"When we think about smoking and smoking toxicity, we usually think of the lungs," said Brookhaven chemist Joanna Fowler, one of authors of the study, which will be published online by the Proceedings of the National Academy of Sciences the week of September 8, 2003. "Here we see a very marked effect of smoking on one of the major enzymes in the body, and we see that this effect extends far beyond the lungs."
"The ground-breaking findings by Joanna Fowler's group at Brookhaven National Laboratory on the systemic effects of tobacco smoking are the result of years of investment by the Office of Science in the fundamental sciences of radiochemistry and in imaging instrumentation development," said Dr. Raymond L. Orbach, Director of the DOE's Office of Science. "With the new radiotracers we are developing, for the first time we shall be able to understand the abnormal metabolism of the brain and other organs in a wide range of disease states."
The Brookhaven team's previous research showed that the reduction of MAO B in the brains of smokers was not due to nicotine, but rather, to some other component of tobacco smoke. "Since smoking exposes the entire body to the tobacco compounds that inhibit MAO B, we believed it had the potential to limit MAO B activity throughout the body," said Fowler, who conducted the current study to investigate this effect.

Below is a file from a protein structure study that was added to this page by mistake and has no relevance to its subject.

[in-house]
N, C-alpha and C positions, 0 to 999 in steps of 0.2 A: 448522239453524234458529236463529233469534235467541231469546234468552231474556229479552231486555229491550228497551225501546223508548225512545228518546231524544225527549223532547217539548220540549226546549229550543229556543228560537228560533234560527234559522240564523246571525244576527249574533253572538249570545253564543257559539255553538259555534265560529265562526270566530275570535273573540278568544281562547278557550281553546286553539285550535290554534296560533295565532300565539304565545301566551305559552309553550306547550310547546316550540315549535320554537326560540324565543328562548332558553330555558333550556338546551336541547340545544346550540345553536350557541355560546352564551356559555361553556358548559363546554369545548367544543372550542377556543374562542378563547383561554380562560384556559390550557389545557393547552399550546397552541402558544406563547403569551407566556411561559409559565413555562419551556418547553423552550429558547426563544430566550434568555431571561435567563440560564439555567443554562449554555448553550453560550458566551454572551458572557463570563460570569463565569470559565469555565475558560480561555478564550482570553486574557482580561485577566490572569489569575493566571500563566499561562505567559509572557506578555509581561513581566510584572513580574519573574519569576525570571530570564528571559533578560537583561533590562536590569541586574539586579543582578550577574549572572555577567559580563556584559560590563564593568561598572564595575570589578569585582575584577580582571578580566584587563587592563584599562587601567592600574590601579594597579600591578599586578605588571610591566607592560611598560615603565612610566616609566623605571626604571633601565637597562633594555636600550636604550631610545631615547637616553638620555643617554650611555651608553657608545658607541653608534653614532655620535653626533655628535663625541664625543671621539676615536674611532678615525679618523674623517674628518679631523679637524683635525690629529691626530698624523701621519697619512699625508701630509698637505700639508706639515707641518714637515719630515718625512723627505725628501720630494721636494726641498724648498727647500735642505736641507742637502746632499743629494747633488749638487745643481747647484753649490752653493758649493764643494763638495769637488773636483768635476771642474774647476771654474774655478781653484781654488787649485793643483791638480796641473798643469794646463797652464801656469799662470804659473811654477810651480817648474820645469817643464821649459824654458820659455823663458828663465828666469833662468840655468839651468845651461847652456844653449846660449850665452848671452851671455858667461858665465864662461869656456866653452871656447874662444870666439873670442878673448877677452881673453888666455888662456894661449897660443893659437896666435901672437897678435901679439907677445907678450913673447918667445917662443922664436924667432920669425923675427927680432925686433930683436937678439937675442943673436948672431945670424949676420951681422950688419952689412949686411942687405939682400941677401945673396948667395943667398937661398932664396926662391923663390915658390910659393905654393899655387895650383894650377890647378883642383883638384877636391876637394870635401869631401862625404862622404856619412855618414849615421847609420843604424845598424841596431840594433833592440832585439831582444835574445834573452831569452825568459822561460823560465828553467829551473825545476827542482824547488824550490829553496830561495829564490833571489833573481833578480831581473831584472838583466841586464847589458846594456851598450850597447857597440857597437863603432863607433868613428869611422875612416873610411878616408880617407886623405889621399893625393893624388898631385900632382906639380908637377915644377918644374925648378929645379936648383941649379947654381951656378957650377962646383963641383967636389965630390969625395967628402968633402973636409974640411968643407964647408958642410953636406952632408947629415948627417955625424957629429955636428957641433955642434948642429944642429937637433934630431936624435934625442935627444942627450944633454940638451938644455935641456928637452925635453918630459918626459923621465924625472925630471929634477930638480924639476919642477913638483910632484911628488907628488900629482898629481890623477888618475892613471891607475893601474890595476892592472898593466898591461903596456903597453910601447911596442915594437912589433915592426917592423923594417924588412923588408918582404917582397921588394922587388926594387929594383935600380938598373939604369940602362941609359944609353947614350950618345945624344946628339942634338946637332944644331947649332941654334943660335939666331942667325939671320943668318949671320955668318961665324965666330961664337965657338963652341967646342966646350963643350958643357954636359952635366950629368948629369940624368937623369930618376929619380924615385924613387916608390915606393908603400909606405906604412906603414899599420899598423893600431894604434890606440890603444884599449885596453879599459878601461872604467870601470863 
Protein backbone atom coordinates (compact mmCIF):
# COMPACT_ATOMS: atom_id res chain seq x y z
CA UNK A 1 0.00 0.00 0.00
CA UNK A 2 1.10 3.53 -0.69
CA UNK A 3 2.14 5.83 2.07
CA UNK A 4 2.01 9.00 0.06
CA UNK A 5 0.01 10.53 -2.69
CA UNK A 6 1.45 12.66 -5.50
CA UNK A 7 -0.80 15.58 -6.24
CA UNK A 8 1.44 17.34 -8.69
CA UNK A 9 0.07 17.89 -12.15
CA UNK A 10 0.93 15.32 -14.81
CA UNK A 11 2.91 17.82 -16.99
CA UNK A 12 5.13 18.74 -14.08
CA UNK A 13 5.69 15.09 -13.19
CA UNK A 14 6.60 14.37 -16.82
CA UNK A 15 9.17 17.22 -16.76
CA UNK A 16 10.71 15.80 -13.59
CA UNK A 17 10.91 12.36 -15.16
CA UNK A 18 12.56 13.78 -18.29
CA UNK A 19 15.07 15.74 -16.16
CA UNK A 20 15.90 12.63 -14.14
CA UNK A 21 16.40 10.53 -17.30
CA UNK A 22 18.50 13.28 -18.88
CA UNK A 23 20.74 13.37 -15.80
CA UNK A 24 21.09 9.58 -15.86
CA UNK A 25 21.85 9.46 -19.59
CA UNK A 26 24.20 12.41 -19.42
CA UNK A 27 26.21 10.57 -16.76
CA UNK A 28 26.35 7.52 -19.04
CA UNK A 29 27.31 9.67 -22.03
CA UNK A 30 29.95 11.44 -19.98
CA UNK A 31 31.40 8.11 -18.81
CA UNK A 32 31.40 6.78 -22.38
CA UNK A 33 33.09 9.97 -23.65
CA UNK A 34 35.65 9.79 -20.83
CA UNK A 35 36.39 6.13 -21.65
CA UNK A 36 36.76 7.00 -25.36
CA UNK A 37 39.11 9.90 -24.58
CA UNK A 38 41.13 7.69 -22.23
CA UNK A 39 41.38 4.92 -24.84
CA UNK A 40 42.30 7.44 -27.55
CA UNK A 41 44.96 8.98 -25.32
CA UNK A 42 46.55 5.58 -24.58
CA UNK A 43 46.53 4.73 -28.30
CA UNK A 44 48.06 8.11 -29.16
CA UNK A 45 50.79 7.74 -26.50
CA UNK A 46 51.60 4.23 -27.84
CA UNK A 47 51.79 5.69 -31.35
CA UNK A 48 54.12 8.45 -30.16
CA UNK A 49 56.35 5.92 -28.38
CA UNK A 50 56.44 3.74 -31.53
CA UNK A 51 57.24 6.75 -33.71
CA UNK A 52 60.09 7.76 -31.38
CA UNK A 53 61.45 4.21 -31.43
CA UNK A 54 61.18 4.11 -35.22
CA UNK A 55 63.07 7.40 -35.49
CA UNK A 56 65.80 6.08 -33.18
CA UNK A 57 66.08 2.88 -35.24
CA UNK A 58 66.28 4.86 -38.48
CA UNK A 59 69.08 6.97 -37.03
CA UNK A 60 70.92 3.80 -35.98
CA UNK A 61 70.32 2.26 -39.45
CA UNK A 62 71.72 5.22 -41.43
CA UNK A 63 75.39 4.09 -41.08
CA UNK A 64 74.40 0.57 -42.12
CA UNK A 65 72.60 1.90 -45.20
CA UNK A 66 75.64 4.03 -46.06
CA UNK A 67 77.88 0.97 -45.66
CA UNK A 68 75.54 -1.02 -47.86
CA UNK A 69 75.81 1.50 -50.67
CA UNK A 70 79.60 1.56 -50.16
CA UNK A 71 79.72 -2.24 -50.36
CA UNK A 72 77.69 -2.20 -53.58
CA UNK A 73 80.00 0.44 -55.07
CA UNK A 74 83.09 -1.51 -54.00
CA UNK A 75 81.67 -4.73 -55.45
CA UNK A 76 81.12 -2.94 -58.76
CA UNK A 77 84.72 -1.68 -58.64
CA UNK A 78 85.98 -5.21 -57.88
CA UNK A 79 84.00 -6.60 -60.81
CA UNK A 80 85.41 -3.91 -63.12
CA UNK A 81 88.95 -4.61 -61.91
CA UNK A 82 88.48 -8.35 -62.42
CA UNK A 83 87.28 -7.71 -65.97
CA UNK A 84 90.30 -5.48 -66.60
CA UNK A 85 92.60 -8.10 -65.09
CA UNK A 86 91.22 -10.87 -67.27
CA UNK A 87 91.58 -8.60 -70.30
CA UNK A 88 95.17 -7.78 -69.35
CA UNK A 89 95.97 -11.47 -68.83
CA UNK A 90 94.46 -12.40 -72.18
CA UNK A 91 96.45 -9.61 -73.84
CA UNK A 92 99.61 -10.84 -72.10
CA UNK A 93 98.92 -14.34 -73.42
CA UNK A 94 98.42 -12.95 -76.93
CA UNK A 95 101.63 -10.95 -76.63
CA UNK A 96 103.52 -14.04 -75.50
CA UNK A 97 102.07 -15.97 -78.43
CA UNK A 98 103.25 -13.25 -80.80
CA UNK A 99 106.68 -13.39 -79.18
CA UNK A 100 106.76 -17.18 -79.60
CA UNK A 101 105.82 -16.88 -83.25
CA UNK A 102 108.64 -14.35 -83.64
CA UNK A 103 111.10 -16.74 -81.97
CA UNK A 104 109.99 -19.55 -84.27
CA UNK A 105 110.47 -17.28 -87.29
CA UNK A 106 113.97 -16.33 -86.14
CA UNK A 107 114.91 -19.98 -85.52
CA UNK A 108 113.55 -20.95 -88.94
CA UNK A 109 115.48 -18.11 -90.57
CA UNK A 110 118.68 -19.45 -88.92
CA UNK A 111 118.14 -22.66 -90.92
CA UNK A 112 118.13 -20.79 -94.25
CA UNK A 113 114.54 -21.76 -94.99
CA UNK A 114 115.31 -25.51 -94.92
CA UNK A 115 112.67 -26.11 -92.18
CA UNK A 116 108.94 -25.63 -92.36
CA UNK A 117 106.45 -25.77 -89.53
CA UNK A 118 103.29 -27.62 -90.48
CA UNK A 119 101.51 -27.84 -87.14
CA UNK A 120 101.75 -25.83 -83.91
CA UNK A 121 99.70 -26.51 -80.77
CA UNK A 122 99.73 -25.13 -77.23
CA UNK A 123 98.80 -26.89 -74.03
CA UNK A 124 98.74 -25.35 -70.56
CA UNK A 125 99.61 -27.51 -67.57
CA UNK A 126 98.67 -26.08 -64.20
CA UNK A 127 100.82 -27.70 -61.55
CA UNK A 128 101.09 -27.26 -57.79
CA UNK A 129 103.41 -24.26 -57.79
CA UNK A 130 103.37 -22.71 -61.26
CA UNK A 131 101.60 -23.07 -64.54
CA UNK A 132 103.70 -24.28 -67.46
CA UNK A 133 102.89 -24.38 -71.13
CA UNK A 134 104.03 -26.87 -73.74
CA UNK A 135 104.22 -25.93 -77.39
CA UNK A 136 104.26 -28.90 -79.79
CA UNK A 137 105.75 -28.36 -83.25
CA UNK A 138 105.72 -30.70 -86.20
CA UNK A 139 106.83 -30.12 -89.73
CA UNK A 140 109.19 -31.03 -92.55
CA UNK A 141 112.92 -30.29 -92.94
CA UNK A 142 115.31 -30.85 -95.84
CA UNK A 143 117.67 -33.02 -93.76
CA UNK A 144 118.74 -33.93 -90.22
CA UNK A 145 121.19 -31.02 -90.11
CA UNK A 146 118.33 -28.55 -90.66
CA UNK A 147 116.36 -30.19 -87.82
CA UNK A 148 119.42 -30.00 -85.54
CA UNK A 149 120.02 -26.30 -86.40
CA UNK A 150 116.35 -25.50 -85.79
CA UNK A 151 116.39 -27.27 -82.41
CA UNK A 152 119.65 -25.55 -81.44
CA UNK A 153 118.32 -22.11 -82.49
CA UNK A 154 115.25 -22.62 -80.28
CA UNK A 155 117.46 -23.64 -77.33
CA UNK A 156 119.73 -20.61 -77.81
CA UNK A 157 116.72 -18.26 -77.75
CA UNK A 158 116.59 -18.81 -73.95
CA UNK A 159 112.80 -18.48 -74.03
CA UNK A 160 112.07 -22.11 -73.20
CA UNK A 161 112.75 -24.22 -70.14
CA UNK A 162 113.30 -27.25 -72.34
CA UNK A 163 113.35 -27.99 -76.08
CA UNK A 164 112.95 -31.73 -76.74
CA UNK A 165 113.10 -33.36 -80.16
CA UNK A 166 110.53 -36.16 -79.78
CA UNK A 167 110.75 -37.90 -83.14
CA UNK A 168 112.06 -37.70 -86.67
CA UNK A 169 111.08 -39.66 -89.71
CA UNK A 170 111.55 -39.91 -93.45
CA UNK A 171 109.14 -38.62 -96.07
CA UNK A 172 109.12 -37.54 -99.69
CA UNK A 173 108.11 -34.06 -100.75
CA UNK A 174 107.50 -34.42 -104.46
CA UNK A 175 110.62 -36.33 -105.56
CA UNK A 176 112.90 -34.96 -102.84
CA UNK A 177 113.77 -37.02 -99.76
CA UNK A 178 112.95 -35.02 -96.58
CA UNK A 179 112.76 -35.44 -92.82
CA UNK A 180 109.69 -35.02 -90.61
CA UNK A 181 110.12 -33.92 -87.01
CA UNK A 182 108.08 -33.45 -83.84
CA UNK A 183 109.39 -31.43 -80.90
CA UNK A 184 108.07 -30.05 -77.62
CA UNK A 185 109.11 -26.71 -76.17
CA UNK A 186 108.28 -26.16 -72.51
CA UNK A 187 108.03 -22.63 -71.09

She and her colleagues in the Medical and Chemistry Departments at Brookhaven Lab and the Psychiatry and Applied Mathematics Departments at Stony Brook University used radiotracers -- radioactively "tagged" molecules designed to bind to specific biochemicals, which can then be traced using positron emission tomography (PET) scans -- to determine whether smokers have reduced MAO B activity in their peripheral organs.
The scientists administered MAO B-specific binding radiotracers labeled with carbon -11 to twelve smokers and performed whole-body PET scans to measure the level of MAO B in various organs. They then compared the results with those from a group of eight nonsmokers. The study found that MAO B activity in the heart, lungs, kidneys, and spleen was significantly reduced in the smokers relative to the nonsmokers. Reductions ranged from 33 to 46 percent.
"The consequences of these reduced MAO-B levels need to be examined in greater detail," declared Fowler, "but, at the very least, it is clear that enzyme levels in smokers' peripheral organs are significantly impacted by their habit."
One of the functions performed by MAO in the body is to break down chemical compounds that elevate blood pressure, such as chemicals found in certain foods like cheese and wine, as well as some chemicals that are released by nicotine. Thus, the health consequences of reduced MAO B may be indirect and associated with other dietary substances or environmental compounds normally broken down by the enzyme.
"With the whole body exposed to the thousands of compounds in tobacco smoke, we need to be aware that these may contribute to the physiological effects of smoking," Fowler said.
This work was funded by the Office of Biological and Environmental Research within U.S. Department of Energy's Office of Science; the National Institute of Biomedical Imaging and Bioengineering, the National Institute on Drug Abuse, and the Office of National Drug Control Policy.
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Note to local editors: Joanna Fowler lives in Bellport, New York.